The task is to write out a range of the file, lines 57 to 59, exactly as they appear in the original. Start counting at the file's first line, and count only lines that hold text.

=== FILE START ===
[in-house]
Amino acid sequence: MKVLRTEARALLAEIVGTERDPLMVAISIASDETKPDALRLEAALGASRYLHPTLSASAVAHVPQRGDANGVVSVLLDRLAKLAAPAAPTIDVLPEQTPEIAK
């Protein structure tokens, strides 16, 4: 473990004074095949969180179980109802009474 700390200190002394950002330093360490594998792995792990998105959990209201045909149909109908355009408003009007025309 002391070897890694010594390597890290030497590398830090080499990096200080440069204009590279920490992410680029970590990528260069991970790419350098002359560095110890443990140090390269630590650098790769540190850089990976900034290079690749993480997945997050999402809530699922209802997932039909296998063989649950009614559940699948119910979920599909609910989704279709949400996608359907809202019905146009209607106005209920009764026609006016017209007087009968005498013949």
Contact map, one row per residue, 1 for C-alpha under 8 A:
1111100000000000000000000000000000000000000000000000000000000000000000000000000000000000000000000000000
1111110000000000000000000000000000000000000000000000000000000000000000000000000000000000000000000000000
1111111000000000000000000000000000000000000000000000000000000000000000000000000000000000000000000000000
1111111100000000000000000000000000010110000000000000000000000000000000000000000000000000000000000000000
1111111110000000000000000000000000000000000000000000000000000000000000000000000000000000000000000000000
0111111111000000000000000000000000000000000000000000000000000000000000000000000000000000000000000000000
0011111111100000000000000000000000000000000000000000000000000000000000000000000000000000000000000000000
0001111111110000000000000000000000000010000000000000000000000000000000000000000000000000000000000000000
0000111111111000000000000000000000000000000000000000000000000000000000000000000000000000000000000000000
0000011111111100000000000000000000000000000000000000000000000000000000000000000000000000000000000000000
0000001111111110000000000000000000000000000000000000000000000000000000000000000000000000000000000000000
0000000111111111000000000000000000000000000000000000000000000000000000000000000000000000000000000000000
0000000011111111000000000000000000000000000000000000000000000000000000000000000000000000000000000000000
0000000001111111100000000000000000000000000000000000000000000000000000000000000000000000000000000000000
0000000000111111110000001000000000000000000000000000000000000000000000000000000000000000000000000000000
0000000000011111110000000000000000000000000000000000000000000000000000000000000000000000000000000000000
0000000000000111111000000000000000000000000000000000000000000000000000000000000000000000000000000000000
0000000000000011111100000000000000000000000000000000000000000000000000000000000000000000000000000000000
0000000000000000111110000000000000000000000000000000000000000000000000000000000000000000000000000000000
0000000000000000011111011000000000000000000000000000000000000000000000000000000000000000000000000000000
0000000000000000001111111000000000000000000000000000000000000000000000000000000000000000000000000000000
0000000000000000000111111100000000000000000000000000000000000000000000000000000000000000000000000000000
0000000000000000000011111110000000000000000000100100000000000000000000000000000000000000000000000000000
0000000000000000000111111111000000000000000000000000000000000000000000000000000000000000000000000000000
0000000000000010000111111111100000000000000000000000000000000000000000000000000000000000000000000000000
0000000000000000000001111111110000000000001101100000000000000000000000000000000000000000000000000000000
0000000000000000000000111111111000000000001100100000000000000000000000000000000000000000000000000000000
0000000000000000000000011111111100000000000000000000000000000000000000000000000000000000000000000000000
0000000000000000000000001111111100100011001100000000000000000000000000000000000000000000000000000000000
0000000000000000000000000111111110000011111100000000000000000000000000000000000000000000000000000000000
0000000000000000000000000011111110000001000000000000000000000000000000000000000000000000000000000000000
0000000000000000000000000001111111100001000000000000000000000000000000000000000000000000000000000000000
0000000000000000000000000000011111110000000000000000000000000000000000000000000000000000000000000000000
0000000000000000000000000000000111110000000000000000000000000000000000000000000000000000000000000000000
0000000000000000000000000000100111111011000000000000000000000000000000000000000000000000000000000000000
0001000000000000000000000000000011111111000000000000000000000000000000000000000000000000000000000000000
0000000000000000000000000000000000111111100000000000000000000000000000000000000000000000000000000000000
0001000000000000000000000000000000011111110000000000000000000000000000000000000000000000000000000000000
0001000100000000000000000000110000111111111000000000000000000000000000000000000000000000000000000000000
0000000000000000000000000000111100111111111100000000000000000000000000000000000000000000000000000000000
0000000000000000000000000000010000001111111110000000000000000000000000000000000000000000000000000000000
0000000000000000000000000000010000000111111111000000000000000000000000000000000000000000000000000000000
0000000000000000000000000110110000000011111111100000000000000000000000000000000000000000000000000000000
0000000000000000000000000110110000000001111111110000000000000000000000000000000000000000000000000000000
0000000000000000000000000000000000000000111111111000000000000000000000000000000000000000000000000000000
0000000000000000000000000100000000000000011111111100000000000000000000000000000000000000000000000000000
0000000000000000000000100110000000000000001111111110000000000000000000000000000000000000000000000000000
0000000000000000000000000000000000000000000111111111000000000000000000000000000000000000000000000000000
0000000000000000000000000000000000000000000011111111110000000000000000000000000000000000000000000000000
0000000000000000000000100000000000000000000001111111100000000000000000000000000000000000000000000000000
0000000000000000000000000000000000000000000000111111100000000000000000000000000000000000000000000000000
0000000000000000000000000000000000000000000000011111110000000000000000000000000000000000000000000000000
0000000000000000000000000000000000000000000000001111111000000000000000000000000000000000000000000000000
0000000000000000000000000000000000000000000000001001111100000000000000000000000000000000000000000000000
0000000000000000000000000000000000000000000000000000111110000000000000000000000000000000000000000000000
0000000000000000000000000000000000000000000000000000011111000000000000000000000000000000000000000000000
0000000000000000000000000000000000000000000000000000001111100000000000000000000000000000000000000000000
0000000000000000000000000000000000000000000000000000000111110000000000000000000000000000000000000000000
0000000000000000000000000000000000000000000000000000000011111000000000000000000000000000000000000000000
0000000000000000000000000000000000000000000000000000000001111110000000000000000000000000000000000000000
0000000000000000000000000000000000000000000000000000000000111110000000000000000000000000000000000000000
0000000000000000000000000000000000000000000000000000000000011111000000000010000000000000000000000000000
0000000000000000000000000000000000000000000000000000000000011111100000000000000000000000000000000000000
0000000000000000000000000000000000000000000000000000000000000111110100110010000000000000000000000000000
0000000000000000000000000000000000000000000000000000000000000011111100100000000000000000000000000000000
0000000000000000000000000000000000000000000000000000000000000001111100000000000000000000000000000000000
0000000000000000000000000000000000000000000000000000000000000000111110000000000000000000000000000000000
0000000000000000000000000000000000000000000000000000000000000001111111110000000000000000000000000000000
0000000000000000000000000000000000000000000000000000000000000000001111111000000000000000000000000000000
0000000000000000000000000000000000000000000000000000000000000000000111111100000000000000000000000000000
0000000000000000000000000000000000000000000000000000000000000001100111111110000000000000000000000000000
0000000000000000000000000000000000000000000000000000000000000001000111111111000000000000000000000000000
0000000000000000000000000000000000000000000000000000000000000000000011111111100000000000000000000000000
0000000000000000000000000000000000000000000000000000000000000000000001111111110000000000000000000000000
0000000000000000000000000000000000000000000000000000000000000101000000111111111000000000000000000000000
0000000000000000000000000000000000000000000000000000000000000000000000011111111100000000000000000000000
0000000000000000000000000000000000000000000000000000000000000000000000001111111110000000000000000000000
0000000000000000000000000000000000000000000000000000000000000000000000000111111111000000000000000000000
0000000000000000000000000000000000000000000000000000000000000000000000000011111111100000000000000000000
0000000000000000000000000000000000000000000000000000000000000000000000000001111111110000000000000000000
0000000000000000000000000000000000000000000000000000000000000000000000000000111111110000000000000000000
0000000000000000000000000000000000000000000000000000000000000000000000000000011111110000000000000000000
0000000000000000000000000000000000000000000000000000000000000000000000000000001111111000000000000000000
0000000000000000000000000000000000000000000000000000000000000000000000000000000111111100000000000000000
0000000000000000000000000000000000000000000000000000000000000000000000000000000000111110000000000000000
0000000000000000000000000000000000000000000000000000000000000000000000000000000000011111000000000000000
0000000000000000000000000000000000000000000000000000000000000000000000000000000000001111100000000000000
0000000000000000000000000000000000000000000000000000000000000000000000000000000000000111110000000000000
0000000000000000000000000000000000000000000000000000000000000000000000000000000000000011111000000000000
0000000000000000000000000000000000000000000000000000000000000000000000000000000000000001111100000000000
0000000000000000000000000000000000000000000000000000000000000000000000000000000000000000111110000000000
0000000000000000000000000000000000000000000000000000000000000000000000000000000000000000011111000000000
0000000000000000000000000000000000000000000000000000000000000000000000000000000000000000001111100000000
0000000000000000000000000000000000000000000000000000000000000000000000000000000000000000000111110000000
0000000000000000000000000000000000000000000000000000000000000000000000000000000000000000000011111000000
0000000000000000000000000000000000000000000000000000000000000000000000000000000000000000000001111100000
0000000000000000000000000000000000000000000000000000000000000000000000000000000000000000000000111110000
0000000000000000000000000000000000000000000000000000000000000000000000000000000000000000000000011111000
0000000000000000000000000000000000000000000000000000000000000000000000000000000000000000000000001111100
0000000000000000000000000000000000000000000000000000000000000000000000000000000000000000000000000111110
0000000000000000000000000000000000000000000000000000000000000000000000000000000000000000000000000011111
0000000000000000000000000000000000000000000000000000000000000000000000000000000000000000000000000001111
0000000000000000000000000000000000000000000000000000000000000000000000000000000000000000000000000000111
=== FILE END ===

0000000000000000000000000000000000000000000000001111111000000000000000000000000000000000000000000000000
0000000000000000000000000000000000000000000000001001111100000000000000000000000000000000000000000000000
0000000000000000000000000000000000000000000000000000111110000000000000000000000000000000000000000000000